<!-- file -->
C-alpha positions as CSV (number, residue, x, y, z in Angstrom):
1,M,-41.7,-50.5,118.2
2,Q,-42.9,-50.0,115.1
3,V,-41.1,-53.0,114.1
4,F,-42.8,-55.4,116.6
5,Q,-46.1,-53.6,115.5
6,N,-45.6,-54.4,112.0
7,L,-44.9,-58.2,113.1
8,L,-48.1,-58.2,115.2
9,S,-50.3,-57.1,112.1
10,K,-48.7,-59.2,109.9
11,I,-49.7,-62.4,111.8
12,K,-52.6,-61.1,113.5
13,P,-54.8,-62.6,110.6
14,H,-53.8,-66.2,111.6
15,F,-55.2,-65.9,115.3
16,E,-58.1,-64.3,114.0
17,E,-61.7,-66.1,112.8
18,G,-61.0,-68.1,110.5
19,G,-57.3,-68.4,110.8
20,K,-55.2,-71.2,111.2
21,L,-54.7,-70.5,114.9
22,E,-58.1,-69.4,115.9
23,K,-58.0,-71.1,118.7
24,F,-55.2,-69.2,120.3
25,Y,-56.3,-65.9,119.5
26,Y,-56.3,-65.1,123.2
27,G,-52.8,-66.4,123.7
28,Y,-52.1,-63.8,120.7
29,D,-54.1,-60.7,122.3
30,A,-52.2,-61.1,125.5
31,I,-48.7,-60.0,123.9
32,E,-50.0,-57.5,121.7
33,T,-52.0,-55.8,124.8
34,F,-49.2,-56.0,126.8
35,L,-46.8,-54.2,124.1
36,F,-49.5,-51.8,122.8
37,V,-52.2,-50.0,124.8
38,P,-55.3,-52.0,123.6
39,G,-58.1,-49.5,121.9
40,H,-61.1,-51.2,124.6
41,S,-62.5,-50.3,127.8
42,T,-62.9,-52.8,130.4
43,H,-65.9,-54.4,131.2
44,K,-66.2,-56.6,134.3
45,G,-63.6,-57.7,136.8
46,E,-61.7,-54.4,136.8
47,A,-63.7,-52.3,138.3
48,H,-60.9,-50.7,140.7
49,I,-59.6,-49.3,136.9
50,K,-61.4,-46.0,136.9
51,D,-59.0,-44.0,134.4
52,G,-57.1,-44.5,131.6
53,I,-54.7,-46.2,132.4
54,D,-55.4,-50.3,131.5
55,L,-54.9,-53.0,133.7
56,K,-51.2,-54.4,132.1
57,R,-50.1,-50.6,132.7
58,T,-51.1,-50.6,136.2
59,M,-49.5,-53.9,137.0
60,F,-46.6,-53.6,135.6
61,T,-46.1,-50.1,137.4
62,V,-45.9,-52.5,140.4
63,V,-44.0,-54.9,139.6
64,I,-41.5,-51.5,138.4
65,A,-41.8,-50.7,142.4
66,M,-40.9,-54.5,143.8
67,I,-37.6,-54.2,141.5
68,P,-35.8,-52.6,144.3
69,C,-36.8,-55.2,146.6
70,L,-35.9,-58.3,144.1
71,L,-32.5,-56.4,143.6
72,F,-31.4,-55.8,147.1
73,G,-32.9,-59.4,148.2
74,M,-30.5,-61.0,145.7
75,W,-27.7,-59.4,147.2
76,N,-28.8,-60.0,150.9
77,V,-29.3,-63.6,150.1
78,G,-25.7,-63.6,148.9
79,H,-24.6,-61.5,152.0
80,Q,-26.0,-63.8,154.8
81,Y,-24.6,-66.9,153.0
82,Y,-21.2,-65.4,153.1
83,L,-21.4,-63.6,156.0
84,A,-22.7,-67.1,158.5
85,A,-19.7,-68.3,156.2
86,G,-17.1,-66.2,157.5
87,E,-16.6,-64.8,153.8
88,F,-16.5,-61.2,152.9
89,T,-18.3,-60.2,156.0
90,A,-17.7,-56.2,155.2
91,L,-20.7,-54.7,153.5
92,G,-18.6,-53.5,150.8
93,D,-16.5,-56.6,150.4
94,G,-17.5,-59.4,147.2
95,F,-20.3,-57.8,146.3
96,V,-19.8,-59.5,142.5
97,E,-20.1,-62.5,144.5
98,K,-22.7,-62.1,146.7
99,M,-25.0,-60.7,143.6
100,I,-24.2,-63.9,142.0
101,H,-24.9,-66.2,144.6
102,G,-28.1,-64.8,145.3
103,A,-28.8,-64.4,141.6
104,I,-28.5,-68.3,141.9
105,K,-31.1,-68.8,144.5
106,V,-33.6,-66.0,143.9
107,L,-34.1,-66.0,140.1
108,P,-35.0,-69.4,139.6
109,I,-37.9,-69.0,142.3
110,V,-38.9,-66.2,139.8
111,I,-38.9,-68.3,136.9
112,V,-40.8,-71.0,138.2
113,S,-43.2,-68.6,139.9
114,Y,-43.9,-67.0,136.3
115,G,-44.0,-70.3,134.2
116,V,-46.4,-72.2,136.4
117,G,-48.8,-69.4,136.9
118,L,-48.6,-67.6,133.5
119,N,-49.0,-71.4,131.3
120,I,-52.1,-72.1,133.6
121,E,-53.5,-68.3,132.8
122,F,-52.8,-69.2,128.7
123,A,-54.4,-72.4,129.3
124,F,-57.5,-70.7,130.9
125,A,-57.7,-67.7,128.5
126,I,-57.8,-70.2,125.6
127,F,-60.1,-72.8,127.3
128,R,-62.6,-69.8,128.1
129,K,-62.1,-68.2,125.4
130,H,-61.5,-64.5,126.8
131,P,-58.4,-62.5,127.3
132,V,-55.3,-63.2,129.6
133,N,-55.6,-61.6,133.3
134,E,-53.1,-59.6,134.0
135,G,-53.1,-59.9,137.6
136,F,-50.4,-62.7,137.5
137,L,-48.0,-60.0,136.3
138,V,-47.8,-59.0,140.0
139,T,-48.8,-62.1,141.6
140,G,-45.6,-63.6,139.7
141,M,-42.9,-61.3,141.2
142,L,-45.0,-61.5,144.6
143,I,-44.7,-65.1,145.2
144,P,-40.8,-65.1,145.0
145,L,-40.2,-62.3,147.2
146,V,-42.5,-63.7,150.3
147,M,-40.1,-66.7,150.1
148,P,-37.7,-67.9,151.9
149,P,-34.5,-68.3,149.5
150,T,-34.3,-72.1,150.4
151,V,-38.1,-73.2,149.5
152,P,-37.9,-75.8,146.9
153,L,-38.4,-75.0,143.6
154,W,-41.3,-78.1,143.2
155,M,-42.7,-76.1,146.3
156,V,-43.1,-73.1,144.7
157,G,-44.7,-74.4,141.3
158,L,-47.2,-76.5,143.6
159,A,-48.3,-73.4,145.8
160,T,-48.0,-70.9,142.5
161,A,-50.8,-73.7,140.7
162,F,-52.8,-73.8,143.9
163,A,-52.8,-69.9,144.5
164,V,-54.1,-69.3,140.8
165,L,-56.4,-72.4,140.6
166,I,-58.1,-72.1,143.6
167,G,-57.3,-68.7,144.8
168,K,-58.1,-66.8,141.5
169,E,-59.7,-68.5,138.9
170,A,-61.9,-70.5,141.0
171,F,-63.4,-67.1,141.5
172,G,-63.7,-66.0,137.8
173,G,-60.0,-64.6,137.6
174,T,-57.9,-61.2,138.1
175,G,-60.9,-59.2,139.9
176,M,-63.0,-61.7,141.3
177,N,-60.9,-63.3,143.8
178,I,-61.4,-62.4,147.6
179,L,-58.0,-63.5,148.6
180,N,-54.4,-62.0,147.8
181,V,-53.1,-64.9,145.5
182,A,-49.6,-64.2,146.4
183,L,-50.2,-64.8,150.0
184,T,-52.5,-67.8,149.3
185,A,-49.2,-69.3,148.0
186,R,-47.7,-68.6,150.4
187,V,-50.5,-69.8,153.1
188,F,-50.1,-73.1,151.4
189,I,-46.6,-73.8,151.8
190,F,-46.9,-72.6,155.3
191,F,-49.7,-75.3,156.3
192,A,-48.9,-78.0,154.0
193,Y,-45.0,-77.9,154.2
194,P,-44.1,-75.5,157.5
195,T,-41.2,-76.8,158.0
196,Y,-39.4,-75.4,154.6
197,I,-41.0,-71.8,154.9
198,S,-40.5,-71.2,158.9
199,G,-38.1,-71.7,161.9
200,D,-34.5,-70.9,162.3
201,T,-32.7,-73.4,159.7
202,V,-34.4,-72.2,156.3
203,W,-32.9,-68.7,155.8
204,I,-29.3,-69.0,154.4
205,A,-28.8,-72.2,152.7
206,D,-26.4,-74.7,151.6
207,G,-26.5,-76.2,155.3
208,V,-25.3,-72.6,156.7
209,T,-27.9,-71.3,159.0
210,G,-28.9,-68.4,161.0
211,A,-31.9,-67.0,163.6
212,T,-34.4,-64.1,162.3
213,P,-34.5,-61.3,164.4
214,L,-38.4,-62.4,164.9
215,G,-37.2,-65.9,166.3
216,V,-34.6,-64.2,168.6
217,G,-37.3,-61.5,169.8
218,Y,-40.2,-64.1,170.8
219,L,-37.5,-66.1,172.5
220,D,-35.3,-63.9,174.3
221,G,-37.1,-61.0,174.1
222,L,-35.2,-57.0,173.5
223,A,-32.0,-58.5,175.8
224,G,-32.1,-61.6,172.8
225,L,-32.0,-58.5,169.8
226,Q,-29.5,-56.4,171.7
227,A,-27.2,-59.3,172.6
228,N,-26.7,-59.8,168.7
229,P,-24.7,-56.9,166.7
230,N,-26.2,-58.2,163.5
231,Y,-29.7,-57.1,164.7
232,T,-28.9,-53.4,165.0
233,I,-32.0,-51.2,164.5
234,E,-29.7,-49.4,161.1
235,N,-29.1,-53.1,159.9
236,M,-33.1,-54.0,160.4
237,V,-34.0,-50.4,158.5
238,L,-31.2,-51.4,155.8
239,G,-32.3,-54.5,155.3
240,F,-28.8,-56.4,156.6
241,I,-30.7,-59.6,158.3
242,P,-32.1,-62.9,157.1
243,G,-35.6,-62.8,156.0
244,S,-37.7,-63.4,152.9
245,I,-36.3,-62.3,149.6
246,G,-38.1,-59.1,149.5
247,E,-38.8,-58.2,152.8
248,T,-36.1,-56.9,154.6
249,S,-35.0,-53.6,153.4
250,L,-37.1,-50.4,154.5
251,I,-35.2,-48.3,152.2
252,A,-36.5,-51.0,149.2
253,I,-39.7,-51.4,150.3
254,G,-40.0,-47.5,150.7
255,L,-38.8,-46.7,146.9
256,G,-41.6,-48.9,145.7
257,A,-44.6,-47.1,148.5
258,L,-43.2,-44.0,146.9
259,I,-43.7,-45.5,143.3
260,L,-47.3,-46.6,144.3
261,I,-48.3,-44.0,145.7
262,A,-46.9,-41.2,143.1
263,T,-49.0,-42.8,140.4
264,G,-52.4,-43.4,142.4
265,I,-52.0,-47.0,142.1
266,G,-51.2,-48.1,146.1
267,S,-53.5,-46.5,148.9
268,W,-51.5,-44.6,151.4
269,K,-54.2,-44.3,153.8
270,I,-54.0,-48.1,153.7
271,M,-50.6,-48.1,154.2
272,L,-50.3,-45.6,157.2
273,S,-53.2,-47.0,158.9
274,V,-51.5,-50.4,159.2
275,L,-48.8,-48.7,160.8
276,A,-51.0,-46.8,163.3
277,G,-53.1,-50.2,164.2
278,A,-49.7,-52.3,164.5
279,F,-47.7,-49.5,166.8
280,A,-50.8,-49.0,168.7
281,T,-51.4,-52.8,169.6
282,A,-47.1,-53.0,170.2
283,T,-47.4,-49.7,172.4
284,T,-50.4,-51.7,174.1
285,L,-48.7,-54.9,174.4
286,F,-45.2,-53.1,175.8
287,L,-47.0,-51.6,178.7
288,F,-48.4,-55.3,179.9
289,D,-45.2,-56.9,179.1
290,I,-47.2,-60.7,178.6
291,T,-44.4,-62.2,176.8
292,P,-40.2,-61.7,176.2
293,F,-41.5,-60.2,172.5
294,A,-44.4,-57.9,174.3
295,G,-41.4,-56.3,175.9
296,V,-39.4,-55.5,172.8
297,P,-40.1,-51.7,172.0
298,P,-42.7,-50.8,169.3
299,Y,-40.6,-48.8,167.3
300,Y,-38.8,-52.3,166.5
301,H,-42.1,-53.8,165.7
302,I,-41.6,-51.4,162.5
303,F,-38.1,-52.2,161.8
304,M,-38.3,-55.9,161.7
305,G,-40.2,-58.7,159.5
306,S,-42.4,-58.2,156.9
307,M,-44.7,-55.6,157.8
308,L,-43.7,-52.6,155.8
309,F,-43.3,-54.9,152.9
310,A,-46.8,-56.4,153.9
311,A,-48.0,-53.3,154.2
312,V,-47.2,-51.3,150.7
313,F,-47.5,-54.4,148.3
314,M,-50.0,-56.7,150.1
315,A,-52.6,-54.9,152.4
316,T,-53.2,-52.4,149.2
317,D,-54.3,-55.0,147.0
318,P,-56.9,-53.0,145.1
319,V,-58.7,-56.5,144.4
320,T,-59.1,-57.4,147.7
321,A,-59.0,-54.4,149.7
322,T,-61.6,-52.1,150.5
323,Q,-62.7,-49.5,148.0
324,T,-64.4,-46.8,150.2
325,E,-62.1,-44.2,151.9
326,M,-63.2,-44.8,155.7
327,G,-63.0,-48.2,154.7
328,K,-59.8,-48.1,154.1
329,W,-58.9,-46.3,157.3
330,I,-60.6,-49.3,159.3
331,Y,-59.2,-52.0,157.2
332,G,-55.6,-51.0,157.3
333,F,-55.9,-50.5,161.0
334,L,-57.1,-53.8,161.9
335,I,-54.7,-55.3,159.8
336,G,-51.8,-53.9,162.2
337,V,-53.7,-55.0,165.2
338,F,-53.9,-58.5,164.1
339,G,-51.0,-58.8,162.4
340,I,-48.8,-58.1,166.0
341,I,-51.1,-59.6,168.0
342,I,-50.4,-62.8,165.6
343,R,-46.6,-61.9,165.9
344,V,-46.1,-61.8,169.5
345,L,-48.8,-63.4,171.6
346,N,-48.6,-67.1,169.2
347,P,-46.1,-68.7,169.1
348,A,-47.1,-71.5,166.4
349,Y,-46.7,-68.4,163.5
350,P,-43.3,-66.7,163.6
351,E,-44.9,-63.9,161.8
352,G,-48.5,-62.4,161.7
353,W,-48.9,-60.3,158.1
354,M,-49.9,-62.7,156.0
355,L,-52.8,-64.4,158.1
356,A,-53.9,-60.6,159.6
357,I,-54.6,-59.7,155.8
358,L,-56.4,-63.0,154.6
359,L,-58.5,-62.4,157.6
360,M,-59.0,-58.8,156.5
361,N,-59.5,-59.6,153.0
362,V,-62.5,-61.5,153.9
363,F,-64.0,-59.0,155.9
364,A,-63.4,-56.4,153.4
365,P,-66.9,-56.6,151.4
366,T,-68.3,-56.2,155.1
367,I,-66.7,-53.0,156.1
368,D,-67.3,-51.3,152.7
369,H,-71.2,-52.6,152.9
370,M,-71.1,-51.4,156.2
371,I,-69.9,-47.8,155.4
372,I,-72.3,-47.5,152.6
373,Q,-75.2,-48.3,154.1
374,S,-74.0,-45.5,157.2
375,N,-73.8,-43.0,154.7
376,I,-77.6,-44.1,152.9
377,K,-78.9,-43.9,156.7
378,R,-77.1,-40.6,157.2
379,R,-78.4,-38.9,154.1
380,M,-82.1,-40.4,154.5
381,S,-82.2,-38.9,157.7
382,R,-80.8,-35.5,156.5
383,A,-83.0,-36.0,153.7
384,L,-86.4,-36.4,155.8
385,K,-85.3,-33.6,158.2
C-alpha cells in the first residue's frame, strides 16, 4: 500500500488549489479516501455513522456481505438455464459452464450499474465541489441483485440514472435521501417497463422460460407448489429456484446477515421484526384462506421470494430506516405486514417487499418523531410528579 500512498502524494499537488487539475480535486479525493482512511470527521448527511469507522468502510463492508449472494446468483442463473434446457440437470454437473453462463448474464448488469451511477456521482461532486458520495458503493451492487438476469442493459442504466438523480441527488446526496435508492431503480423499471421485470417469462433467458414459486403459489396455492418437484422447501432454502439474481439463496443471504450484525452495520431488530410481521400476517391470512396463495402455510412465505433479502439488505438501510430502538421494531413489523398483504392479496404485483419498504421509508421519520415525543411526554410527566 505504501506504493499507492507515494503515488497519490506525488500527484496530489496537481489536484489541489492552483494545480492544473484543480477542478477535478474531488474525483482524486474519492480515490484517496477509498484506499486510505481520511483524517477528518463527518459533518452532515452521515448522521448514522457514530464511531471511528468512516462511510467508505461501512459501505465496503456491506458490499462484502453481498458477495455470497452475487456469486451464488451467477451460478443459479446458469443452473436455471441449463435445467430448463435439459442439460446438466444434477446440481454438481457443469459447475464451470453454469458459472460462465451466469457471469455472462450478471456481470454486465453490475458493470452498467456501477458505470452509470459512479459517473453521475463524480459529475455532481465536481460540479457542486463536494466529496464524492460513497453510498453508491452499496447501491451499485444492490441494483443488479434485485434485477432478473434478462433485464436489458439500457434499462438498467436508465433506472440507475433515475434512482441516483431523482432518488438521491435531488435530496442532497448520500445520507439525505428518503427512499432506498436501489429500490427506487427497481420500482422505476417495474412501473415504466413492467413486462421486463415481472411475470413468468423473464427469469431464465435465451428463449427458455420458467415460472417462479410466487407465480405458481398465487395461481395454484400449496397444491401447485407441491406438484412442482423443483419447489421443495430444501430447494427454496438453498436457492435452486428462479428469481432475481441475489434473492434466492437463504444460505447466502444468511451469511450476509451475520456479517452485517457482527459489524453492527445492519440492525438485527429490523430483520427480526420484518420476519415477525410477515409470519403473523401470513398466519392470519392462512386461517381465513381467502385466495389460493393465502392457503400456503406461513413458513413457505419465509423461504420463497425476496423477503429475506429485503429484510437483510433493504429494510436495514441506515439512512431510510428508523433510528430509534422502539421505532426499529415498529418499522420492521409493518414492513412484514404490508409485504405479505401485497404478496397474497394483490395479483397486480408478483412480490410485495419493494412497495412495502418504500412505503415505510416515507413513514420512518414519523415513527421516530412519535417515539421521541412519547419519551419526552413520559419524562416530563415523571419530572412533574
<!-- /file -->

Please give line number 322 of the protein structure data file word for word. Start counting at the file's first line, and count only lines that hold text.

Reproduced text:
321,A,-59.0,-54.4,149.7